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Wirtschaftswissenschaftliche Fakultät

International Economic Policy

Quick Overview
  • Degree programme: MSc International Economic Policy
  • Duration: 4 Semesters (120 ECTS)
  • Language of instruction: English, some electives taught in German
  • Start of Study: Winter and Summer semester
  • Application deadline: Winter term: July 15th, Summer term: January 15th, for Double Degree Programme with Ghent: May 15th
  • Application: online application
  • Admission requirements: Bachelor degree with proven competences in economics, business management, mathematics and statistics. Proof of English skills at least B2 level of the CEFR (this is equivalent to German Gymnasium Grundkurs level).
  • Semester dues: 123,80 Euro per semester (50 Euro for Student Services and 73,80 Euro for the student public transportation ticket)
  • Language requirements international students: Proof of German skills at basic (A2) level is required. For more information please contact the International Office.
Aims and Scope

The Master of Science in International Economic Policy is an internationally oriented programme which aims at preparing students for applying rigorous theoretical and empirical economic analysis to a wide range of issues relevant for business and public policy. Students successfully completing this programme will receive a legally accredited Master’s degree in International Economic Policy, which serves as a stepping stone for a professional career in the private or public sector or an academic career.

After completing advanced-level courses in the core areas of economics (microeconomics, macroeconomics and econometrics), students can self-select into elective courses in major economic policy areas (e.g., public finance, labour economics, monetary economics, international economics, competition policy), in theoretical fields (e.g., behavioural economics, game theory, contract theory), in research methods (e.g., microeconometrics, computational economics, experimental economics), or in economic journalism. The program will be finished with a policy- or research-oriented seminar which prepares for the Master thesis.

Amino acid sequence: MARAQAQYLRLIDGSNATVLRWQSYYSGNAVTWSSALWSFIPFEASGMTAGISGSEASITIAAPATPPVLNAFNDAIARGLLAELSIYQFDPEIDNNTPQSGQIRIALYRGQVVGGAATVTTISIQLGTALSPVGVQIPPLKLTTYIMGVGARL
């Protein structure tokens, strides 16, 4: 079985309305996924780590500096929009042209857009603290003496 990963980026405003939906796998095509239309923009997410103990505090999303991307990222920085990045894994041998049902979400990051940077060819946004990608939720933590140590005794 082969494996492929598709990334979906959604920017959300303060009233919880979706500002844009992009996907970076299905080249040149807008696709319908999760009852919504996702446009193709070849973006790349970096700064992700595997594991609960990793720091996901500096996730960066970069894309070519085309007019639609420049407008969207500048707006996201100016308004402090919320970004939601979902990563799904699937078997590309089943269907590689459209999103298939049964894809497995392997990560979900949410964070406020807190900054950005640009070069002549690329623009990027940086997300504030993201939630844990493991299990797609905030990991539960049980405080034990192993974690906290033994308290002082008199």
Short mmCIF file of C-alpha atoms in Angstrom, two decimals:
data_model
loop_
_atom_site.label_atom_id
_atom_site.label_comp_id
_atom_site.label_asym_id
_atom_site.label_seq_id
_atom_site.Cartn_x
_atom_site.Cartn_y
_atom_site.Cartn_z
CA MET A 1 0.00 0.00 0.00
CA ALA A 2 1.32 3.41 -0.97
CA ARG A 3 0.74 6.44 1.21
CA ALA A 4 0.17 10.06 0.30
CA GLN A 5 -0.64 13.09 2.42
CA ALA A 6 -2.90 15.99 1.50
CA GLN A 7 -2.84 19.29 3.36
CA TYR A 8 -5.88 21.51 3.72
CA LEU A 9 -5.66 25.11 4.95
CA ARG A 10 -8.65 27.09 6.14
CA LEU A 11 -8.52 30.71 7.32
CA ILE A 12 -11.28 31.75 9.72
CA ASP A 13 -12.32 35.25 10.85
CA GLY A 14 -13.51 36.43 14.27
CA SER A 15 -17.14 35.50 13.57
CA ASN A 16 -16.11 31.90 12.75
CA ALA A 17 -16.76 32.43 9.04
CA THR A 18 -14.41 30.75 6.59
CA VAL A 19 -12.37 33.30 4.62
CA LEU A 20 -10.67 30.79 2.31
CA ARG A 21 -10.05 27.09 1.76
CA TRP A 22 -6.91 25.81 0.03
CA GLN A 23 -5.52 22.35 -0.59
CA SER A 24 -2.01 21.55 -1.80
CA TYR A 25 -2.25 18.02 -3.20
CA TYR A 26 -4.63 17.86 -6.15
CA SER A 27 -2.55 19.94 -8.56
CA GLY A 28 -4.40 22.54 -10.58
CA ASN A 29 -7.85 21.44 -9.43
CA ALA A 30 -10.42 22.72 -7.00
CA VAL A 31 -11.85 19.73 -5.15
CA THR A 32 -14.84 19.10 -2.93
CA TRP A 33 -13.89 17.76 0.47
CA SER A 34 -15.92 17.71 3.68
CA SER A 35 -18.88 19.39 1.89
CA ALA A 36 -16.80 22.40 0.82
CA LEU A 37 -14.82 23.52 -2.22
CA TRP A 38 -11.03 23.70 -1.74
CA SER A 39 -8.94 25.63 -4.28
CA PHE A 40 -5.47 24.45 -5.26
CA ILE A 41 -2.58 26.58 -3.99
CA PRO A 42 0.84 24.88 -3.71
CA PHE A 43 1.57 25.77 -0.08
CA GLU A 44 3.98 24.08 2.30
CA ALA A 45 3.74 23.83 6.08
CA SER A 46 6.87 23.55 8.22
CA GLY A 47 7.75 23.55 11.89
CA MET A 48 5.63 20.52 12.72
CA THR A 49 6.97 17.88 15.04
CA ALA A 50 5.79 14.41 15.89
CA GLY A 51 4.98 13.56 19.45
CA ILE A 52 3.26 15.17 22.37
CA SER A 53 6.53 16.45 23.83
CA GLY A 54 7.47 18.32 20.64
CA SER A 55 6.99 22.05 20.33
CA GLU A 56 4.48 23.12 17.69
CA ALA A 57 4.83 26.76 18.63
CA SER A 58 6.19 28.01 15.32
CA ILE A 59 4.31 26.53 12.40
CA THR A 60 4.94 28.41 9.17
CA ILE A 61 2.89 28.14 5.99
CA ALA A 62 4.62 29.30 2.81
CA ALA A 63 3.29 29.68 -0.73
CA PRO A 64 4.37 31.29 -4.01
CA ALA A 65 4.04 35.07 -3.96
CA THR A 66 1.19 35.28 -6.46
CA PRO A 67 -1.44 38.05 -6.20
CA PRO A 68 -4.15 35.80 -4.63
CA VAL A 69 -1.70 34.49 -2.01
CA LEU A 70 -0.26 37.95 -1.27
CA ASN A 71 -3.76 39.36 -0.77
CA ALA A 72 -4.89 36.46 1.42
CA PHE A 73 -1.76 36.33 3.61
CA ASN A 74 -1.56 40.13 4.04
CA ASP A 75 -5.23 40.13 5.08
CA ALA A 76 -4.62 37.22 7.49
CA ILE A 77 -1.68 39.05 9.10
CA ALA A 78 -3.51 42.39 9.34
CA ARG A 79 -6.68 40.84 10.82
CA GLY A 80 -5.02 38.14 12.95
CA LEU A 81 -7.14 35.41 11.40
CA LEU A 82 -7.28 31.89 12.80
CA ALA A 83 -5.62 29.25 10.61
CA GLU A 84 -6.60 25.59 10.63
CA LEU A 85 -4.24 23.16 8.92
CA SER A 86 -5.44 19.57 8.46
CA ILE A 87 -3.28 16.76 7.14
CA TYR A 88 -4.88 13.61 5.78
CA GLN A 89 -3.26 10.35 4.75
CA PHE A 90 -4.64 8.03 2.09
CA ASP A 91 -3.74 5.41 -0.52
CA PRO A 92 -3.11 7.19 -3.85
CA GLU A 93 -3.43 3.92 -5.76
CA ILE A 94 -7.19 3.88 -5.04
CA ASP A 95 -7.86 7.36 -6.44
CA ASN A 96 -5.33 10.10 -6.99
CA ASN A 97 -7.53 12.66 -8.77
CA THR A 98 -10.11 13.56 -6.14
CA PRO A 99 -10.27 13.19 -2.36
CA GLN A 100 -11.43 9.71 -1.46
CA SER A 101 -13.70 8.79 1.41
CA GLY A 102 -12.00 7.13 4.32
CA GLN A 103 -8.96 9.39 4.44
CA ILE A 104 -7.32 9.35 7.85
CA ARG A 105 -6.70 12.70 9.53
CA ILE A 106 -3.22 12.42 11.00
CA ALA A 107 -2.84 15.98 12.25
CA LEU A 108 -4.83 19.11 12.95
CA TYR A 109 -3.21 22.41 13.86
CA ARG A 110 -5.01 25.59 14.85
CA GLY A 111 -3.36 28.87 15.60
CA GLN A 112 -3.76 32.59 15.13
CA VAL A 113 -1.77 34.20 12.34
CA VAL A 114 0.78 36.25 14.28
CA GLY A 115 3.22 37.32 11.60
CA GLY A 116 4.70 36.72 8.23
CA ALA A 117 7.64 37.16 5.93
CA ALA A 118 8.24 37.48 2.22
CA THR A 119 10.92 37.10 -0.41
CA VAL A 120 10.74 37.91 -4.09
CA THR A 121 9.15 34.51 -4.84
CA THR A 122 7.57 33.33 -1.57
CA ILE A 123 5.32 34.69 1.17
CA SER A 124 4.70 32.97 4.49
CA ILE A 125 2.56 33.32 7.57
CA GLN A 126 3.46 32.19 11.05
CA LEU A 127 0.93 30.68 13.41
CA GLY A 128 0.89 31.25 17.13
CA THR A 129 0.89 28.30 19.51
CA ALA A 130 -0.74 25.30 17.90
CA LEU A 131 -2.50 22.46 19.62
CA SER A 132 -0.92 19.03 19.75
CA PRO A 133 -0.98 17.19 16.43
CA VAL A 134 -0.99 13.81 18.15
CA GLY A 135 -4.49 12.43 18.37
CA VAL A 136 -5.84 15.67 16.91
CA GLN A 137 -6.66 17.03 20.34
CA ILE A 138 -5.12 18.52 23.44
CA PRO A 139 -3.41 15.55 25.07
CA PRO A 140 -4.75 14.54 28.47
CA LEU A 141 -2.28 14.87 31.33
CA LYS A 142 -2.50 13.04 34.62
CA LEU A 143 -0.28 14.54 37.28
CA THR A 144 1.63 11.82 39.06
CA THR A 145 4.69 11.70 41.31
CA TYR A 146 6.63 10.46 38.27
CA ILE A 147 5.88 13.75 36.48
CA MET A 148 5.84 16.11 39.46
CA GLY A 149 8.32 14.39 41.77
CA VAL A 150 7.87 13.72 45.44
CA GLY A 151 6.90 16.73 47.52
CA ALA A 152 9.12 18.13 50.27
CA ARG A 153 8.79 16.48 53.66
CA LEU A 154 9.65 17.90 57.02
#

In the spirit of its international orientation, the program can be completely studied in English. Students are encouraged to spend an exchange semester at one of the partner universities abroad and courses taken there are accredited.

Furthermore, the program offers the opportunity to pursue a dual degree which integrates two semesters at the faculty of economics and business administration at the University of Ghent, Belgium (https://www.ugent.be/eb/en). Students successfully completing this dual degree programme will receive the Master’s degree in International Economic Policy from the University of Würzburg and the Master’s degree in Economics from the University of Ghent.

Prospective students are expected to display a strong interest in acquiring the academic skills necessary to address economic policy questions and to pursue scientific work. In this regard, a solid knowledge in mathematics and statistics is an essential prerequisite.

Programme Structure

The MSc International Economic Policy is a two-year programme over the course of which students accumulate 120 ECTS credits. The programme can be started in October (winter term) or in April (summer term). The application deadline is July 15th and January 15th, respectively.

Each course in the programme accounts for 5 ECTS credits and is typically taught four hours per week, with approximately half of the time devoted to the discussion of exercises and problem sets. A complete course list can be found here. As depicted in Figure 1 below, students have to select four courses from the Core area (i.e. 20 ECTS credits), eight courses from the Core Elective area (i.e. 40 ECTS credits) and four courses from the Elective area (i.e. 20 ECTS credits). In contrast to the narrowly defined Core area and Core Elective area, the Elective area includes a broad range of courses in economics and business, as well as courses taken at partner universities and specific project seminars.  While some of the Core Elective and Elective courses are taught in German, the programme requirements can be entirely met with courses taught in English. The programme is completed with a policy-oriented or research-oriented seminar (10 ECTS credits) and the Master’s thesis (30 ECTS credits).